History

Cornell University was founded on April 27, 1865; the New York State (NYS) Senate authorized the university as the state's land grant institution. Senator Ezra Cornell offered his farm in Ithaca, New York, as a site and $500,000 of his personal fortune as an initial endowment. Fellow senator and educator Andrew Dickson White agreed to be the first president. During the next three years, White oversaw the construction of the first two buildings and traveled to attract students and faculty.[12] The university was inaugurated on October 7, 1868, and 412 men were enrolled the next day.[13]

Cornell developed as a technologically innovative institution, applying its research to its own campus and to outreach efforts. For example, in 1883 it was one of the first university campuses to use electricity from a water-powered dynamo to light the grounds.[14] Since 1894, Cornell has included colleges that are state funded and fulfill statutory requirements;[15] it has also administered research and extension activities that have been jointly funded by state and federal matching programs.[16]

Cornell has had active alumni since its earliest classes. It was one of the first universities to include alumni-elected representatives on its Board of Trustees.[note 2] Cornell was also among the Ivies that had heightened student activism during the 1960s related to cultural issues, civil rights, and opposition to the Vietnam War; with protests and occupations resulting in the resignation of Cornell's president and the restructuring of university governance.[17] Today the university has more than 4,000 courses.[18] Cornell is also known for the Residential Club Fire of 1967, a fire in the Residential Club building that killed eight students and one professor.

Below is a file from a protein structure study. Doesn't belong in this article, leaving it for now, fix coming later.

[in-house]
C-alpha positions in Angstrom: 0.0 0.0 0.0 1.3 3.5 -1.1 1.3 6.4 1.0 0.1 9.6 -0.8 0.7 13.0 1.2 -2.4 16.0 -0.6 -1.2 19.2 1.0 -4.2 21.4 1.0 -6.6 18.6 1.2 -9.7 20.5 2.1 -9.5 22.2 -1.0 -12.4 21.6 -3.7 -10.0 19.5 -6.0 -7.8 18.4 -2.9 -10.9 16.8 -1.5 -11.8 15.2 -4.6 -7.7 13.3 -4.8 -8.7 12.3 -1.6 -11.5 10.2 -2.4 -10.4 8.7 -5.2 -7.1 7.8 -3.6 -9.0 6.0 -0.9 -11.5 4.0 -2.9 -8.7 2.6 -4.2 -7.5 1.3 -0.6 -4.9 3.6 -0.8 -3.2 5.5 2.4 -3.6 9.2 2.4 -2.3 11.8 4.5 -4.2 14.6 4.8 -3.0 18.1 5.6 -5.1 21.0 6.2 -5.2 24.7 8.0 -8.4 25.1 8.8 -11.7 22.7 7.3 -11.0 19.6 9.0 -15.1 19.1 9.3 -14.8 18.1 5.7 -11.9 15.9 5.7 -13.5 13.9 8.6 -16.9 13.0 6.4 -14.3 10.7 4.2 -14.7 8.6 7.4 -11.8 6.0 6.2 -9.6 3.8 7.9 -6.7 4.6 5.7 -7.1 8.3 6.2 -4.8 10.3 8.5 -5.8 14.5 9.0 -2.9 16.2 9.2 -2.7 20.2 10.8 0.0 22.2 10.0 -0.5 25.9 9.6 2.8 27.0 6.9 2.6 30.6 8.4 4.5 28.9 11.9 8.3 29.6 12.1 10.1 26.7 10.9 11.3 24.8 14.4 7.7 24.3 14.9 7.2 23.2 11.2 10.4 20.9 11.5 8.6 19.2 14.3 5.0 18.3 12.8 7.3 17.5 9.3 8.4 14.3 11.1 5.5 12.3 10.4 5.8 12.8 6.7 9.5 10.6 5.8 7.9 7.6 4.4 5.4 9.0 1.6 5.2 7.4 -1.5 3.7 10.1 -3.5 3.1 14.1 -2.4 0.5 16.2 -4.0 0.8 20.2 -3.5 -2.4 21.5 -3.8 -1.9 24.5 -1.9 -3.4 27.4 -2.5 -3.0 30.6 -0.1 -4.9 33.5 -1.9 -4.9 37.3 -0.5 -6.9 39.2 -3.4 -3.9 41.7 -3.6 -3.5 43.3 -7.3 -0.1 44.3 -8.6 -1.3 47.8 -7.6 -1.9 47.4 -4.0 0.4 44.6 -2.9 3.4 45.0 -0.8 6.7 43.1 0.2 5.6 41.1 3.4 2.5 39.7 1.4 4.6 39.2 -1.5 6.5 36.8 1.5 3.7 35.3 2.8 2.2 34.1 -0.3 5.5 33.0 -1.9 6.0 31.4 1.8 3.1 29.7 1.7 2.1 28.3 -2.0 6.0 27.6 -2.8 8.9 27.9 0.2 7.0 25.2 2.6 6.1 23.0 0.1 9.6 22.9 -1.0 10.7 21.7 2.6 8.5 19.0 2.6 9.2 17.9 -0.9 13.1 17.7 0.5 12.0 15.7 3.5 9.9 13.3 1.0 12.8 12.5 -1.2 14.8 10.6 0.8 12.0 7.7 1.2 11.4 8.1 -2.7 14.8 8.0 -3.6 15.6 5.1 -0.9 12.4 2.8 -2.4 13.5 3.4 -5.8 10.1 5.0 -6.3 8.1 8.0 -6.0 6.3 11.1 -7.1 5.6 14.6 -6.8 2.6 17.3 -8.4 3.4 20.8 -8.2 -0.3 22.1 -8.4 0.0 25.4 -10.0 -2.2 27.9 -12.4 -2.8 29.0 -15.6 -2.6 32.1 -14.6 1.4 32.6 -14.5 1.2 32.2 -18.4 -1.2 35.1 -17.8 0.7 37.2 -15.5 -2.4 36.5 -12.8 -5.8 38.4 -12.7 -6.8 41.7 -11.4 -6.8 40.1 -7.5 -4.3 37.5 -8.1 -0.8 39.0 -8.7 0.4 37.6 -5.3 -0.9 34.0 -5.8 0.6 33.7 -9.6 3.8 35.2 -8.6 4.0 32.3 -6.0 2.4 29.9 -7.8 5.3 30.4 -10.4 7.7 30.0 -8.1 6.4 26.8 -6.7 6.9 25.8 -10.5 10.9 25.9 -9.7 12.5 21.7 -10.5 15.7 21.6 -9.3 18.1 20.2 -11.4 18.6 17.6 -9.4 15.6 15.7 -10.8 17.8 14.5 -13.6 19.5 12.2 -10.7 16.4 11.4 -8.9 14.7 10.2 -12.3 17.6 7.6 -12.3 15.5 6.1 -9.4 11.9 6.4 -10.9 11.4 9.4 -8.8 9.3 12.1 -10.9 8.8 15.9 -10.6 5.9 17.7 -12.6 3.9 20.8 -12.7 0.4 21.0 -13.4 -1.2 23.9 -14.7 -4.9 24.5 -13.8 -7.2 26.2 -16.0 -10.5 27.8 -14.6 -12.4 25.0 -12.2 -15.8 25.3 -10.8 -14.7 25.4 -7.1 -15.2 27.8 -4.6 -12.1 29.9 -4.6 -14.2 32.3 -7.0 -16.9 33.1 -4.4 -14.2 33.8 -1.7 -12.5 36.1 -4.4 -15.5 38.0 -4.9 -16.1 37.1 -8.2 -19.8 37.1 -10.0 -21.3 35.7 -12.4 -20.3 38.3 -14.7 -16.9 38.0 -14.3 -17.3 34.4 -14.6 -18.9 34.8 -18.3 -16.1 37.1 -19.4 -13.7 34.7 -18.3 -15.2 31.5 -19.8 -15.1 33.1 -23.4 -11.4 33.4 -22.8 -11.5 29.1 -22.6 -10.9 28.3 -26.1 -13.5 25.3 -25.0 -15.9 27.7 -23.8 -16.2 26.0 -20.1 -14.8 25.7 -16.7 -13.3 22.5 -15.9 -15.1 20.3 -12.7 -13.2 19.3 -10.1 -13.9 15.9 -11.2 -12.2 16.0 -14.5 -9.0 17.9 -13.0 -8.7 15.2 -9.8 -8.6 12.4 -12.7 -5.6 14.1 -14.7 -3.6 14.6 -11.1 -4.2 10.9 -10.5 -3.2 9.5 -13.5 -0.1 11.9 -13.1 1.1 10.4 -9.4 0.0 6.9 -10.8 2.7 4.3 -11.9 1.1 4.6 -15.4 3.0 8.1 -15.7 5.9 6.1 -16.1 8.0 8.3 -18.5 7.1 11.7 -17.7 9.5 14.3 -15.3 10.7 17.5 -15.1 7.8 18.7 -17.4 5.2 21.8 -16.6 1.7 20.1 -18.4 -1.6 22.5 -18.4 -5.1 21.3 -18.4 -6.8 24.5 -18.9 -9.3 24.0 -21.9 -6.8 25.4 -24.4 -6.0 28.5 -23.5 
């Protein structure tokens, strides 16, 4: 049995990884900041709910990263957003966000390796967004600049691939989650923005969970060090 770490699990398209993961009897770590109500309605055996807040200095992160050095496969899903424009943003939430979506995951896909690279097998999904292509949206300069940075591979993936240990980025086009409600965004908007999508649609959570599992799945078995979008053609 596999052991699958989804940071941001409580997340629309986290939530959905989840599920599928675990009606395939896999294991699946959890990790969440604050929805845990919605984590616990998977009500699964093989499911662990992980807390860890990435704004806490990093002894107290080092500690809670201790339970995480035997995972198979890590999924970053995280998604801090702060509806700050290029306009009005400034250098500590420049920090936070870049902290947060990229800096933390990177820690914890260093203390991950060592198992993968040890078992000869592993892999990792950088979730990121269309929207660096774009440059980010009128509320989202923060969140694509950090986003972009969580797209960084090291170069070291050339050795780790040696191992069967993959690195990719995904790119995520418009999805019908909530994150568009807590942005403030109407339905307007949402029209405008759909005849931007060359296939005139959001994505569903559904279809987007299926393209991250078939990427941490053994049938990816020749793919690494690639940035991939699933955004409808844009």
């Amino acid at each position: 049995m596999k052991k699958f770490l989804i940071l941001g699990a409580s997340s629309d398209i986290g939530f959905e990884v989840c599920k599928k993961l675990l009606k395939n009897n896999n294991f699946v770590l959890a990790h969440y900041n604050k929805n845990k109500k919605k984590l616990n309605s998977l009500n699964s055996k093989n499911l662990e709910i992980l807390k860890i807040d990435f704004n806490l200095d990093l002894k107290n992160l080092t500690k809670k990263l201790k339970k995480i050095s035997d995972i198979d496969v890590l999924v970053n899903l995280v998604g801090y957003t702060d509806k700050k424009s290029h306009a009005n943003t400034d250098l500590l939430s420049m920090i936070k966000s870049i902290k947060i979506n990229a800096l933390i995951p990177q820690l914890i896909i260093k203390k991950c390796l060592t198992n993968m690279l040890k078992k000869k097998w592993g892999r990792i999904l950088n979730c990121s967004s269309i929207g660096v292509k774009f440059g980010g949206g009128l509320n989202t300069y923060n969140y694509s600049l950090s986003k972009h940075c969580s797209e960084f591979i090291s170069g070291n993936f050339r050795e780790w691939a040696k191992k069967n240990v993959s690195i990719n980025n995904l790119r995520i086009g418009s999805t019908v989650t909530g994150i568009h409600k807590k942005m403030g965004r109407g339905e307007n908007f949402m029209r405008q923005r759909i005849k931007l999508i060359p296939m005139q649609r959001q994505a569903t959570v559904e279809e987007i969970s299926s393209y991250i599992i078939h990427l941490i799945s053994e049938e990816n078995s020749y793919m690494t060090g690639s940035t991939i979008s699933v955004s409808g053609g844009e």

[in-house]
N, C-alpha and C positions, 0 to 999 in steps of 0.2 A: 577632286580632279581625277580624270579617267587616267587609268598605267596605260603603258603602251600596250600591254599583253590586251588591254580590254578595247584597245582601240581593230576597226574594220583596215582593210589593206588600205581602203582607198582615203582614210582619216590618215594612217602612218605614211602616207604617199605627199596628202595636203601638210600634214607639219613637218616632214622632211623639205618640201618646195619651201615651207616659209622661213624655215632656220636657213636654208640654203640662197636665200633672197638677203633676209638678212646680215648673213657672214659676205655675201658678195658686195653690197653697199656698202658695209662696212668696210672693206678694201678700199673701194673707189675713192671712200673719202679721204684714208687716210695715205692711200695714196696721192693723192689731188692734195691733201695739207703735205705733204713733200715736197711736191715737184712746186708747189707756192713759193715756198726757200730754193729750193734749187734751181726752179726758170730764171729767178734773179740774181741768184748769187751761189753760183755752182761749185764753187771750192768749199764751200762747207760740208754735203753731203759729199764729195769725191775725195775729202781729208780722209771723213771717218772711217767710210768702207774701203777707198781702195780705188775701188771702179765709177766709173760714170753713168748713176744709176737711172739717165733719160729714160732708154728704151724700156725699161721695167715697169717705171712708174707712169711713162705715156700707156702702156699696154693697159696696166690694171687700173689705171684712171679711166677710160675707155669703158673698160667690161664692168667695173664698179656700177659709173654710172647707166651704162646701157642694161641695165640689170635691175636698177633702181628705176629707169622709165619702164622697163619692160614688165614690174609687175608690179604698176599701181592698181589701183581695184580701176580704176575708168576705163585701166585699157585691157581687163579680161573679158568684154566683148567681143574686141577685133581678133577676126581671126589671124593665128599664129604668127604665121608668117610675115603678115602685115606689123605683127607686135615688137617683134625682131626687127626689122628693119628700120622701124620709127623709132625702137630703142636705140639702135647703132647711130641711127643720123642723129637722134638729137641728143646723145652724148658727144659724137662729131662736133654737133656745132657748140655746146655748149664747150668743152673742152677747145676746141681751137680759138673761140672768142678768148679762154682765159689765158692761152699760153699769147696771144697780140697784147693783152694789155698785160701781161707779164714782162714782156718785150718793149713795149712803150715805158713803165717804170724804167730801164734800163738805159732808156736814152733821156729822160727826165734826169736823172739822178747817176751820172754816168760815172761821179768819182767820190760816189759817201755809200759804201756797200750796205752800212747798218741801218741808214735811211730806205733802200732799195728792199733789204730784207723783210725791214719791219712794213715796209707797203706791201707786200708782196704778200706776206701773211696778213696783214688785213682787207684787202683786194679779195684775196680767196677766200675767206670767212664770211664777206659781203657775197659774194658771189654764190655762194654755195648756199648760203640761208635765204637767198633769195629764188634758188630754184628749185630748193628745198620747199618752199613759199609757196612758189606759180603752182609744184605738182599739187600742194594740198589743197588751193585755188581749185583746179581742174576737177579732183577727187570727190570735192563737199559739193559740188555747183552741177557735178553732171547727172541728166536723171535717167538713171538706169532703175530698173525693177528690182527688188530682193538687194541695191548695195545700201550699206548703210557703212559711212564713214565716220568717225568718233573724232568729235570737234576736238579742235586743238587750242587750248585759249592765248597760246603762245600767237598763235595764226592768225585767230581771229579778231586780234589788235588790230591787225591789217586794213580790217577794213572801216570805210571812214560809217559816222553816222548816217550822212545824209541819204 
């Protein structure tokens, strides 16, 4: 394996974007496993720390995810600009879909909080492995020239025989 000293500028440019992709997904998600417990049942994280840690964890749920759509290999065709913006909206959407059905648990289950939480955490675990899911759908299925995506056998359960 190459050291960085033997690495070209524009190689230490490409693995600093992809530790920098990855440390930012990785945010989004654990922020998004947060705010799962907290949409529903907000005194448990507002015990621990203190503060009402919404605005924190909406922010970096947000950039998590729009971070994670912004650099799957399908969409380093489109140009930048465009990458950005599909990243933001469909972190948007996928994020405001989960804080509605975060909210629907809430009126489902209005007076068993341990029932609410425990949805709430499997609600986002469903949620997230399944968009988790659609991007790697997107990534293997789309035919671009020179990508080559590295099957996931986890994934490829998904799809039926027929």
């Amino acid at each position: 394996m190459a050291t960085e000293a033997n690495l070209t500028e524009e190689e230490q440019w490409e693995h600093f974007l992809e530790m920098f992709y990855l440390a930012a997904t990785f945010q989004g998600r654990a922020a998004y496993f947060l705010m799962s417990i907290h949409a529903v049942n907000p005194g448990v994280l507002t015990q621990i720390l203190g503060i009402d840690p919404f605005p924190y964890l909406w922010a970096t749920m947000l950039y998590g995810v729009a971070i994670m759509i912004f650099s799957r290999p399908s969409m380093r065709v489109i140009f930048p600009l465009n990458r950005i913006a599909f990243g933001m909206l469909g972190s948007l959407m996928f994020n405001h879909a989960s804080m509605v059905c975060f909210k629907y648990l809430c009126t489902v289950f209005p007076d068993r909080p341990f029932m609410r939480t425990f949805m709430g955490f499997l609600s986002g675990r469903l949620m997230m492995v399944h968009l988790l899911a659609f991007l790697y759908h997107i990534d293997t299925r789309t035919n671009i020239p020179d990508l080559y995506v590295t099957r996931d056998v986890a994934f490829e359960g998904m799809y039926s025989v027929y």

Since 2000, Cornell has been expanding its international programs. In 2004, the university opened the Weill Cornell Medical College in Qatar.[19] It has partnerships with institutions in India, Singapore, and the People's Republic of China.[20][21][22] Former president Jeffrey S. Lehman described the university, with its high international profile, a "transnational university".[23] On March 9, 2004, Cornell and Stanford University laid the cornerstone for a new 'Bridging the Rift Center' to be built and jointly operated for education on the Israel–Jordan border.[24]

Other Languages
العربية: جامعة كورنيل
azərbaycanca: Kornell Universiteti
Bân-lâm-gú: Cornell Tāi-ha̍k
한국어: 코넬 대학교
Bahasa Indonesia: Universitas Cornell
Bahasa Melayu: Universiti Cornell
oʻzbekcha/ўзбекча: Kornell universiteti
Simple English: Cornell University
slovenčina: Cornell University
slovenščina: Univerza Cornell
srpskohrvatski / српскохрватски: Univerzitet Cornell
татарча/tatarça: Kornell universitetı
Tiếng Việt: Đại học Cornell